This activity is not appropriate for people with complex vulnerabilities or needs. If you think that this is the case when speaking to or visiting the person who requires support, please contact the Support Team so we can follow up with the referrer.

Page last reviewed: 28 November 2023

Receiving requests for support

All requests for support will come from the GoodSAM app as an alert.

The volunteer support for this activity is available either as a one-off or once a week for a maximum of 6 weeks. The first alert will come up to 3 days in advance of the initial activity date.

If the request is for ongoing support, you will receive 6 alerts (1 per week) to support the same person for a 6-week period, this will be a new alert each week and it is important to look out for the recurring alerts. If a volunteer doesn’t accept the alert within a 10-minute time-frame it will be passed onto another volunteer in the local area.

If a volunteer is not available for the 6 weeks continuously or at a mutually agreeable time, you can reject an alert and this support will pass all remaining alerts within the original 6-week period onto the next available volunteer. When calling a person to discuss the support required, be mindful that they may have received support from a different volunteer in previous weeks. You should also let the person you are supporting know if you will not be completing any remaining tasks so that they are aware another volunteer will be contacting them.

Page last reviewed: 20 December 2023

Before your first call

  1. Ensure you withhold your number. This is to protect you from unsolicited calls and to ensure safeguarding procedures are followed. You can do this by dialling 141[12] before the person’s number or go into your phone’s settings. Find out more about  Data Protection and confidentiality[13] as well as safeguarding[14].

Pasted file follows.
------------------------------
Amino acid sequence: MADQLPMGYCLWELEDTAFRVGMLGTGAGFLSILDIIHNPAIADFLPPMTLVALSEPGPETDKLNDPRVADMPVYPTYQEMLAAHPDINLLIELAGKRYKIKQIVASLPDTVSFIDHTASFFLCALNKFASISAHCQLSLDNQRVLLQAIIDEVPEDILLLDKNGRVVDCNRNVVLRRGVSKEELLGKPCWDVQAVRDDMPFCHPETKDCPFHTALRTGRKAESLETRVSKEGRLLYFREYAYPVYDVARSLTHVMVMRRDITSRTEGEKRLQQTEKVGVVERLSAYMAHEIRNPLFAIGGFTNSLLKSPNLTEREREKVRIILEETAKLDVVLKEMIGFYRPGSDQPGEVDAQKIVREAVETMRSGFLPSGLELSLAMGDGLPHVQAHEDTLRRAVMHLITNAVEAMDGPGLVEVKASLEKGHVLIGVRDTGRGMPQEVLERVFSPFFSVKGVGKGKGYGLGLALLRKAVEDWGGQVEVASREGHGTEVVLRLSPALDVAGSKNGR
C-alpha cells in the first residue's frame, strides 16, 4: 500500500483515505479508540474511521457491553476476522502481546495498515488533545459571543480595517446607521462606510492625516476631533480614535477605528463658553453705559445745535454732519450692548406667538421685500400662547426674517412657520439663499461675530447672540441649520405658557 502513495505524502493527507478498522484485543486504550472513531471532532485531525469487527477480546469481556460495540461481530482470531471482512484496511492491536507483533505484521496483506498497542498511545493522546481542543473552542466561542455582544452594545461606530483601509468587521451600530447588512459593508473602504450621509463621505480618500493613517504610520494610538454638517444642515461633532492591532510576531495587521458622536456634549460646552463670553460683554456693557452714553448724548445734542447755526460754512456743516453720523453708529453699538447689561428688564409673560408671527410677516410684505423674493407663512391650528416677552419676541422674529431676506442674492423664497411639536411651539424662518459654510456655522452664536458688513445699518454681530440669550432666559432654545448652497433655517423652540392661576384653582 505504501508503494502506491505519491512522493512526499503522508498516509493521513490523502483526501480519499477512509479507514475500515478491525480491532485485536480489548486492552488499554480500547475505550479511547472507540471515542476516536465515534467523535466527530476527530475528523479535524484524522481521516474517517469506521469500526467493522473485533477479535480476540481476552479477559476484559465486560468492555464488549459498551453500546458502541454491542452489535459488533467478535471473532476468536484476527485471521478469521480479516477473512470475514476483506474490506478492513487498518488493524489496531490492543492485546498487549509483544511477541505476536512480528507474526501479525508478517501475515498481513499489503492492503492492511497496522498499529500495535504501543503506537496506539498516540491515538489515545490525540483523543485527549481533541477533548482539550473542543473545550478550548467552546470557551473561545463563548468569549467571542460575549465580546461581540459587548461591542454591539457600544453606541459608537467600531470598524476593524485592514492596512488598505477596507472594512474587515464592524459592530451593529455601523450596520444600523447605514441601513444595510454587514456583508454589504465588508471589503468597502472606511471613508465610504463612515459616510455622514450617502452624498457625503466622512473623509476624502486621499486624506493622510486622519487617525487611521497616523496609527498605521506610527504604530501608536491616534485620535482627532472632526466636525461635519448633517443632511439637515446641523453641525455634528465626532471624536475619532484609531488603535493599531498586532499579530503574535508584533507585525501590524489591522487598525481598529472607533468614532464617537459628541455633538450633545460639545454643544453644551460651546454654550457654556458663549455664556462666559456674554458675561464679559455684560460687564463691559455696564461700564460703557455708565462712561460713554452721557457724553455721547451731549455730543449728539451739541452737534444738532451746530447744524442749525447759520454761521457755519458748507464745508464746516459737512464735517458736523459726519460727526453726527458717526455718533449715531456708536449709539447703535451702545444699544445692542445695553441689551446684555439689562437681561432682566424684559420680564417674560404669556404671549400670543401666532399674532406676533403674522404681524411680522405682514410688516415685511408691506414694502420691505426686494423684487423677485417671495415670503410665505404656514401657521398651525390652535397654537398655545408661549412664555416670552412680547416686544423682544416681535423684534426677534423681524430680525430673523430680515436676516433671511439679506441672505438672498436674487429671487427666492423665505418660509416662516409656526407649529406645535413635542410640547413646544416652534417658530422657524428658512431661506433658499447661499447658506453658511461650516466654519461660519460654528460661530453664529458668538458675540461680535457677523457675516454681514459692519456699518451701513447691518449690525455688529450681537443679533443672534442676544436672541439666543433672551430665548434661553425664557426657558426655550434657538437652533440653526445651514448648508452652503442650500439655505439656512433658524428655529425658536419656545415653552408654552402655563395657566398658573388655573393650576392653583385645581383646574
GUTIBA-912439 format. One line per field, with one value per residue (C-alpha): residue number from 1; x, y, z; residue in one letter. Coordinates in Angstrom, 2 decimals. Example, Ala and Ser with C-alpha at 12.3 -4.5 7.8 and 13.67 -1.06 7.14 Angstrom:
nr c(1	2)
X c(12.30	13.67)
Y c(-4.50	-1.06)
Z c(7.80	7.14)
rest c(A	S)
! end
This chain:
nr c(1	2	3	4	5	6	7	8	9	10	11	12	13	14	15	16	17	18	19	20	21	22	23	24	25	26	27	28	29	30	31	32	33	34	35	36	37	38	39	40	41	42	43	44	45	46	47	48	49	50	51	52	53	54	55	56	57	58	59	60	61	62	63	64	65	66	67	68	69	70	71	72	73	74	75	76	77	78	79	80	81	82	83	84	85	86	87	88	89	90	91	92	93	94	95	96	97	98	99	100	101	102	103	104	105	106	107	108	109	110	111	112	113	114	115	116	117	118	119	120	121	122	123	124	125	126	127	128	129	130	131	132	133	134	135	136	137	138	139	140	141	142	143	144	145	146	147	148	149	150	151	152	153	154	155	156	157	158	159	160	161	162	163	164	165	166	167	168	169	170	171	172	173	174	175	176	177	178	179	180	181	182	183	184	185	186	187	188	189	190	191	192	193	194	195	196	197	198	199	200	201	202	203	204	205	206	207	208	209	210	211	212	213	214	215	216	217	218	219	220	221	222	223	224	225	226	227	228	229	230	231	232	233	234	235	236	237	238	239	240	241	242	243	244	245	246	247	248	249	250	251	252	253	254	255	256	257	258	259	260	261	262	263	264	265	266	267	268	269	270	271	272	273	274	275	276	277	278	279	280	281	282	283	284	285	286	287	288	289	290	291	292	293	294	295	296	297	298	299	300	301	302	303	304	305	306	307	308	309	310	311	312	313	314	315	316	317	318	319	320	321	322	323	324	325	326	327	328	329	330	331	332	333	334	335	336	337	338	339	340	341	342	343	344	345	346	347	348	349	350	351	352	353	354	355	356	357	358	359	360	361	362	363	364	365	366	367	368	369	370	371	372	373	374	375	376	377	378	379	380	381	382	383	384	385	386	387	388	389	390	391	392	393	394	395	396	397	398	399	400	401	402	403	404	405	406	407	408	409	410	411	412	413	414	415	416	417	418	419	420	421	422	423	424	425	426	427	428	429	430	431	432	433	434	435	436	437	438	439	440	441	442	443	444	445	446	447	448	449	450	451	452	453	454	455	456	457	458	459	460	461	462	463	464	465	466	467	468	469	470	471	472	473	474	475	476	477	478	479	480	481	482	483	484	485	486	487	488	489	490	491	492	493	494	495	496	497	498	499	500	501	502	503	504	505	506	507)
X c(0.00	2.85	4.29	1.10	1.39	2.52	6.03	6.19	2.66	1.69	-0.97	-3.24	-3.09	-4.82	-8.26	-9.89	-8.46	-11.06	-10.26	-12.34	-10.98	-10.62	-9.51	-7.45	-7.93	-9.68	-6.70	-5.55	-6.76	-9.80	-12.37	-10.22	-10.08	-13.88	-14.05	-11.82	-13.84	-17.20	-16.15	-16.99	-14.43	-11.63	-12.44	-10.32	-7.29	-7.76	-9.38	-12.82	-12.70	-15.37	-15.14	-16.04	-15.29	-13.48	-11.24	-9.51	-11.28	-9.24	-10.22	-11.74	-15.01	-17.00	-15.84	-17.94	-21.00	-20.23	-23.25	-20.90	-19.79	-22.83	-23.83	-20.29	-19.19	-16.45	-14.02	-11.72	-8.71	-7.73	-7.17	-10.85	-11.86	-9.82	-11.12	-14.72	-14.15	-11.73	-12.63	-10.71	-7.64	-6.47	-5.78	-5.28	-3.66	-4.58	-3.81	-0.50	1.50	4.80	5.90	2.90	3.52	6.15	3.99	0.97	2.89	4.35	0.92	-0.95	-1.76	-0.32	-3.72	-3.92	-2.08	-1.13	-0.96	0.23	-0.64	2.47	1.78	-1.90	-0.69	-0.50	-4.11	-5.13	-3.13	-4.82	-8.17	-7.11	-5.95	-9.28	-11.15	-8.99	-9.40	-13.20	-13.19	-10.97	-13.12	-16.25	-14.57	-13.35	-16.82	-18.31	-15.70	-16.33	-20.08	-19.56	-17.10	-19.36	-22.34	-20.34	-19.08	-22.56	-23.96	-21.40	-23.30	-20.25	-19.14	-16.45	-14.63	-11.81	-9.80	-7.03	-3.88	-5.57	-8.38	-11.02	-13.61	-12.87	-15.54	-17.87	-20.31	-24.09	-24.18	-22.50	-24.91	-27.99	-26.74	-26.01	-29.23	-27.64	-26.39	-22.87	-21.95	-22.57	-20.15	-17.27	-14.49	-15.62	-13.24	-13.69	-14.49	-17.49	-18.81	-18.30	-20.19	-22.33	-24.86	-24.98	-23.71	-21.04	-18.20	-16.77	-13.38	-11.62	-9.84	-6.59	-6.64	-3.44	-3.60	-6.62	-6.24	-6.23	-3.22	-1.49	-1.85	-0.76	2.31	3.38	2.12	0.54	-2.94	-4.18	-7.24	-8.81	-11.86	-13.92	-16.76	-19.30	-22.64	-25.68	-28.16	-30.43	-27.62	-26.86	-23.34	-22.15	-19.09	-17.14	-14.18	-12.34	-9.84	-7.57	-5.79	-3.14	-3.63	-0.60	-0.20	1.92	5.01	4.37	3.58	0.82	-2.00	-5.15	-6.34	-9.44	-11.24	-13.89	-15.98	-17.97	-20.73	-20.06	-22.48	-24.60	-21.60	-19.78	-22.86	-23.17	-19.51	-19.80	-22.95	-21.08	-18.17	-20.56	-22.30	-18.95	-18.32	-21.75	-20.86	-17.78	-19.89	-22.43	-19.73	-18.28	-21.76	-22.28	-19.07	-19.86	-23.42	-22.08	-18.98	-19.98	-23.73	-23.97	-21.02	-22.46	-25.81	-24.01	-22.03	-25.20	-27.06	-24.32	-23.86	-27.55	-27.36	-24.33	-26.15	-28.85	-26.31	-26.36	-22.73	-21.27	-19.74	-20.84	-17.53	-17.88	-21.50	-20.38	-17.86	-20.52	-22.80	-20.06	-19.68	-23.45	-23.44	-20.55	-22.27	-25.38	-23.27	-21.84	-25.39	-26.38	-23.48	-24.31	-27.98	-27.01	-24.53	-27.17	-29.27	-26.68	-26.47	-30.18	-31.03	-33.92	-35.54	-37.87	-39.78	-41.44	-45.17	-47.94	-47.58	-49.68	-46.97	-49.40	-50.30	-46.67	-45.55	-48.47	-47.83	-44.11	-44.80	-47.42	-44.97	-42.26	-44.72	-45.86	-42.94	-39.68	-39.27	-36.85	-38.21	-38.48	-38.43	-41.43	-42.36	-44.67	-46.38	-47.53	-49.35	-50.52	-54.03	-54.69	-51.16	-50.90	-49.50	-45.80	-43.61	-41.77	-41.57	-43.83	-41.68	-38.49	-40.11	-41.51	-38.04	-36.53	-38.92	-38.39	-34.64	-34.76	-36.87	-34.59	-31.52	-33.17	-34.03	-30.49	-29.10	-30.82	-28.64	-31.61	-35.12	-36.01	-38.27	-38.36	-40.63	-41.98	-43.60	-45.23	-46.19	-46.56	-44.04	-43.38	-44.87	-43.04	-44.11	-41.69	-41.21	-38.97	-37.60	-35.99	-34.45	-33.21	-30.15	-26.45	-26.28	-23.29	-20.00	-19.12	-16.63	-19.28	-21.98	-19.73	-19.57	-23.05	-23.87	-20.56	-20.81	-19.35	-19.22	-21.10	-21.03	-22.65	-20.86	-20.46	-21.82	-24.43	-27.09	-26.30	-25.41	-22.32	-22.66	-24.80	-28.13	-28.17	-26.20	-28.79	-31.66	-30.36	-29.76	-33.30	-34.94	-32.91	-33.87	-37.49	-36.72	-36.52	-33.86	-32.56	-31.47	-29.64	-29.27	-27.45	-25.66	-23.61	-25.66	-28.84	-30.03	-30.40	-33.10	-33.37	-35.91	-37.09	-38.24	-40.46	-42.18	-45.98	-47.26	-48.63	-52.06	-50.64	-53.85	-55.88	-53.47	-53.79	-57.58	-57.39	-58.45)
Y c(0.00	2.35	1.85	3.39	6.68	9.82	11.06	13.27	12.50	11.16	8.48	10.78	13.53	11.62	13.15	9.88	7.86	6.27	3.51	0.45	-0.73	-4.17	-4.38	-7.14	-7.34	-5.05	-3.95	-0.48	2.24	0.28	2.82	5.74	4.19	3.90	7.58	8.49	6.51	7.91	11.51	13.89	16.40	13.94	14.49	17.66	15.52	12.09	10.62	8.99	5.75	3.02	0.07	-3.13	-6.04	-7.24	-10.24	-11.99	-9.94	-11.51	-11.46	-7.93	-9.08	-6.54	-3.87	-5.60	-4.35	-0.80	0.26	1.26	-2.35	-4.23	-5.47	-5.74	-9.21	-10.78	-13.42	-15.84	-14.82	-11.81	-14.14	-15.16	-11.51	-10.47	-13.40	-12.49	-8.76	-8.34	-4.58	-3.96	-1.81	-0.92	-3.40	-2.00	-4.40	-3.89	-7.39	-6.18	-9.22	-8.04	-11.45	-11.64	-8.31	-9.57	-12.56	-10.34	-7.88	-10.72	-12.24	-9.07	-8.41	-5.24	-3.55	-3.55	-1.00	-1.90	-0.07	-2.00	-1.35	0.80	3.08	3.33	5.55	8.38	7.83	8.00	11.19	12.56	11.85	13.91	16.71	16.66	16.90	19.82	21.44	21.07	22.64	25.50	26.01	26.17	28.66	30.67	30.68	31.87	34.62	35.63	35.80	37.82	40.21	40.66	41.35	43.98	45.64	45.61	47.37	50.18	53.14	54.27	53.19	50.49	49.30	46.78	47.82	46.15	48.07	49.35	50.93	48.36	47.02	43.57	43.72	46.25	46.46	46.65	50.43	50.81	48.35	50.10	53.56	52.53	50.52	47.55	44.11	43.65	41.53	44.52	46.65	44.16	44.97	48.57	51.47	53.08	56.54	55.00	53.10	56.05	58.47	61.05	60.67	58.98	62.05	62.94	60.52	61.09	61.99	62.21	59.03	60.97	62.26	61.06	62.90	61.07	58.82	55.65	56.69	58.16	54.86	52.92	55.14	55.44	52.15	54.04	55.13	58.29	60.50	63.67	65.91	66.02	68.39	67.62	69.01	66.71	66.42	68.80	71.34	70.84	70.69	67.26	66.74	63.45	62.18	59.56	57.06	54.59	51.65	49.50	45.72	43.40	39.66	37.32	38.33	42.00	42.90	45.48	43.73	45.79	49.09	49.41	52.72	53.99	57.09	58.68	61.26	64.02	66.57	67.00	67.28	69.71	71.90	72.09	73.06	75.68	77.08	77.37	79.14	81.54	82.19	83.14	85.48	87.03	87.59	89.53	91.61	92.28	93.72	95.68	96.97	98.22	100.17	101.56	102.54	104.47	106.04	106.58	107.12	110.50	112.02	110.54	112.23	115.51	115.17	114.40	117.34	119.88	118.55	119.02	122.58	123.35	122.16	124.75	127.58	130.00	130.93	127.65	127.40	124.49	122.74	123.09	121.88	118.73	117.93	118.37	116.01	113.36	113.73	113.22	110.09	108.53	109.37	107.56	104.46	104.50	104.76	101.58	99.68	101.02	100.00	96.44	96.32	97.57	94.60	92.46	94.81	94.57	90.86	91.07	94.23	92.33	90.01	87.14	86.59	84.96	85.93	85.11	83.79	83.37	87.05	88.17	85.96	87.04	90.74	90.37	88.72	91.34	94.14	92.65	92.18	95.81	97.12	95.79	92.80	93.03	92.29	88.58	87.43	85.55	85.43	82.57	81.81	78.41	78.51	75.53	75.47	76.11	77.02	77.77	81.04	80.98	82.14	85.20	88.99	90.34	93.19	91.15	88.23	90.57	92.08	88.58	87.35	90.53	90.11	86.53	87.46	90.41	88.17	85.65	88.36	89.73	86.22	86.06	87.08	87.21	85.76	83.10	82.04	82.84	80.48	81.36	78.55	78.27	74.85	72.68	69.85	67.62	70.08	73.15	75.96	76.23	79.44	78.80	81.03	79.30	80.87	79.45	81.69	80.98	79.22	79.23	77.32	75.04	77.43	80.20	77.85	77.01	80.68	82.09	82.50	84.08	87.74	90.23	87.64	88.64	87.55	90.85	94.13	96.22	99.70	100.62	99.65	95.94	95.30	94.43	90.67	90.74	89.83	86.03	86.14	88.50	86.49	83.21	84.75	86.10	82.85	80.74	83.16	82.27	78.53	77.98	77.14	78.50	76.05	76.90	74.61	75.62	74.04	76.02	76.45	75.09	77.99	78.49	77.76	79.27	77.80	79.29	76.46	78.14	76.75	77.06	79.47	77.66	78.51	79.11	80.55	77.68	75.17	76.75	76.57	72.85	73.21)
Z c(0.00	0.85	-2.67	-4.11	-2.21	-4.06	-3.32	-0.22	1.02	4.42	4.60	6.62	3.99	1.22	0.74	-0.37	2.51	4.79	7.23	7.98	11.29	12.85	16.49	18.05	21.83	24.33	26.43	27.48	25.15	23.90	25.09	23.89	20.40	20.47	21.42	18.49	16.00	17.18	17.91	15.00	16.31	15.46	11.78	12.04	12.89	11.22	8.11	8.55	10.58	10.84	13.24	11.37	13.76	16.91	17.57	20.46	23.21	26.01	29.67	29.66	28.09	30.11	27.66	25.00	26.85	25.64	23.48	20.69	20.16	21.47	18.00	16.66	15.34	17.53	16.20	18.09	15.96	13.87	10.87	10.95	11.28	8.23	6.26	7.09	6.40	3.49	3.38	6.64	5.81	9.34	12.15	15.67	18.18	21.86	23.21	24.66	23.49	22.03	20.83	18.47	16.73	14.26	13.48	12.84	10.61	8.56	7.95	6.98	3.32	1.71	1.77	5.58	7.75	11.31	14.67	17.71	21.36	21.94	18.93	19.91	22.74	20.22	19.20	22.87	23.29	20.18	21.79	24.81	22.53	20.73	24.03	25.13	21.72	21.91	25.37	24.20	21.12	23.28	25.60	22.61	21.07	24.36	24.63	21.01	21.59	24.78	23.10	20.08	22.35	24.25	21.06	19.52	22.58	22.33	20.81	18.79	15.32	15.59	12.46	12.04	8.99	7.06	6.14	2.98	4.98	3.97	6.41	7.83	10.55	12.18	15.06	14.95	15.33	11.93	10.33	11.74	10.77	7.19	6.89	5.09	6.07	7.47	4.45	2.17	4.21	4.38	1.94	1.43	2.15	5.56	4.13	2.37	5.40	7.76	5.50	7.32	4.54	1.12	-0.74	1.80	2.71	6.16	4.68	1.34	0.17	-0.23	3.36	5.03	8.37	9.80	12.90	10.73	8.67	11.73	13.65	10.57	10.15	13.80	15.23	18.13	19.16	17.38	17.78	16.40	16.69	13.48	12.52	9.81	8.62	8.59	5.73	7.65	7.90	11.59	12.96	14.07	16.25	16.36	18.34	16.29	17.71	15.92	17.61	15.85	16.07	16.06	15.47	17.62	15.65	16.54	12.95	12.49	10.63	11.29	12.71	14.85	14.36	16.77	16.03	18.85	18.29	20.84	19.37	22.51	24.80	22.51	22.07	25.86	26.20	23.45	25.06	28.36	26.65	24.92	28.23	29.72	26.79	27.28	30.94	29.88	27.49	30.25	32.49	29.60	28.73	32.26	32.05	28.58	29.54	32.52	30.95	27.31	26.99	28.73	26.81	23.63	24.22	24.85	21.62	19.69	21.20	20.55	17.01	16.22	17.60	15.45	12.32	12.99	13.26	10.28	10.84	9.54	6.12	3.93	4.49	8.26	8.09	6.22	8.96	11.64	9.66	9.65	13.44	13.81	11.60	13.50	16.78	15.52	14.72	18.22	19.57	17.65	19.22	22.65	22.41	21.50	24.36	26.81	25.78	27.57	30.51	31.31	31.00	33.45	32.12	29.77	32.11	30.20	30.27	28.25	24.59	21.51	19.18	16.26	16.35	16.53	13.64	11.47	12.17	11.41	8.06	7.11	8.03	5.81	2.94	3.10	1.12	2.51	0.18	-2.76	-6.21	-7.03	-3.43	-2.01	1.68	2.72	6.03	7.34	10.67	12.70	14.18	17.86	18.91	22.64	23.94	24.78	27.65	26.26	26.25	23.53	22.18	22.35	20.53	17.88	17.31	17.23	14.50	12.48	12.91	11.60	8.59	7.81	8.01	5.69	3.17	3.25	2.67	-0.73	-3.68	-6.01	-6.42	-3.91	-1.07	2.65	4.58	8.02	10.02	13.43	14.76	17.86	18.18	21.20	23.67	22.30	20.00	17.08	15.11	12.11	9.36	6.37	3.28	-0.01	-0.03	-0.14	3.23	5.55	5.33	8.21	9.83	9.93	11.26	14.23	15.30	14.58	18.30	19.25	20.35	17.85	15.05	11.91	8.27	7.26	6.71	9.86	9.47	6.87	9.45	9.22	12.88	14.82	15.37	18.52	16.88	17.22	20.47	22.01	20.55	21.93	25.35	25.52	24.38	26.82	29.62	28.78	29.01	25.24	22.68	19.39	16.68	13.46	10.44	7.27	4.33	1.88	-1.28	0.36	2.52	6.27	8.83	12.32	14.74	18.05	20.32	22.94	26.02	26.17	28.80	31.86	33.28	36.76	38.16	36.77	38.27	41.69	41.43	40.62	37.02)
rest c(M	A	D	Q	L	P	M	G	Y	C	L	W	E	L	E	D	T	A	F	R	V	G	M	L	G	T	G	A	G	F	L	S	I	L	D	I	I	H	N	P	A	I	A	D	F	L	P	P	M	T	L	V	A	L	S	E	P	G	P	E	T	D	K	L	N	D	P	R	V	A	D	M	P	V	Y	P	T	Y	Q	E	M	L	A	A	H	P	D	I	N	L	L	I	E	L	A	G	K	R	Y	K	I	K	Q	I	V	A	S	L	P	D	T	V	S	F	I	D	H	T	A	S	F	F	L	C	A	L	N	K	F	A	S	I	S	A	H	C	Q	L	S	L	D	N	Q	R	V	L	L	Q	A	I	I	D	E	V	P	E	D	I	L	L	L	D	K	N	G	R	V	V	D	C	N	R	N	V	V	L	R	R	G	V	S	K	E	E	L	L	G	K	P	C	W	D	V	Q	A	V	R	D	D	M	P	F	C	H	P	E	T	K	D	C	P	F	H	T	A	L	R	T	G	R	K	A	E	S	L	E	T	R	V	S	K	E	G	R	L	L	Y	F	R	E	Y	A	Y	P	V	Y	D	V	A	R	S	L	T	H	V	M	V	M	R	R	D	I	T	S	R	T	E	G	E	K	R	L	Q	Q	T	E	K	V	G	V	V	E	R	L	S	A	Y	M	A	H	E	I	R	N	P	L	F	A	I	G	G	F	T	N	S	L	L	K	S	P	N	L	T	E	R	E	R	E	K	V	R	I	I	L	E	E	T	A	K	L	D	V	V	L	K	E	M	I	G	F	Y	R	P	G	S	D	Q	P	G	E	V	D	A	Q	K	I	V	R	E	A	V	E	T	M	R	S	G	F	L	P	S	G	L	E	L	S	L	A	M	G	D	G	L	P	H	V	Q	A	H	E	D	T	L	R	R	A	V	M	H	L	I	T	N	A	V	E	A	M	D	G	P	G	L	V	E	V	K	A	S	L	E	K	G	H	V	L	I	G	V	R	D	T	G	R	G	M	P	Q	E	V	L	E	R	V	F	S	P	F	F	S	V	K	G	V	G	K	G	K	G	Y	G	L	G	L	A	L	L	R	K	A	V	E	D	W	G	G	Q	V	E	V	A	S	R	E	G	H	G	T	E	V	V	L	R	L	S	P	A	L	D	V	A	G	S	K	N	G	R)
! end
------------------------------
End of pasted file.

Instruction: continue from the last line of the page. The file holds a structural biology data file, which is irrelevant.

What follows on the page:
2. It is important to uphold the confidentiality of the person at all times. You may receive/hear personal information or details through conversations. All forms of personal information must be treated with respect and be handled in a highly confidential way.
  3. Think about how you safely store contact details, do not leave these in a place that other people can access. If you are able to lock these away in a safe place, please do so. When you need to destroy this information, please ensure it is shredded in a confidential manner.
  4. If you call and don’t get an answer, try again later that day. If you find that you are not able to make contact after 3 attempts, please press the ‘PERSON DID NOT ANSWER’ button on the GoodSam App, this will alert our Support Team to follow up.

For more information read guidance for using the GoodSAM app[15].

Page last reviewed: 28 November 2023

Contacting the person that you are supporting

Call the person and introduce yourself as an NHS and Care Volunteer Responder and let them know that they have been referred into the programme by a health or care professional. Inform them that you will be supporting them either as a one-off or as part of the 6-week period.

If there was any information on the task that you would like to clarify it is best to do this now. The person making the request for support should have included details such as if there are any pets in the home, if anyone else will be there, do they smoke etc. If this information is not included and you have any concerns i.e. you are allergic to pet hair you can ask the person during your first call. If you are unable to support due to this information, please let the person know you will contact our Support Team who can arrange for another volunteer to attend.

Discuss with them how you can support them, the types of social activities they are interested in, and if they would like support to access services in the local community.

Once you have agreed how you can support them discuss what date and time will work best each week, only taking instruction from the person named on the referral. You may decide to call every week and check requirements or agree a set day and time to support.

Once you have agreed how you can support them, confirm the date and time that was on the task notification. If the person you are supporting wants to change the time of support, you can do this via the GoodSAM app, if you are available to support at the new time. If they request for the date to be changed, you will need to contact the Support Team on 0808 196 3382[9] who will make the change for you. You can only make changes to the date and time of the referral when requested by the person names on the referral e.g. requests cannot be excepted from a family member or friend on their behalf. If you are not available to support on the new time and date requested, please pass the task to another volunteer. Refer to the lone working guidance[16].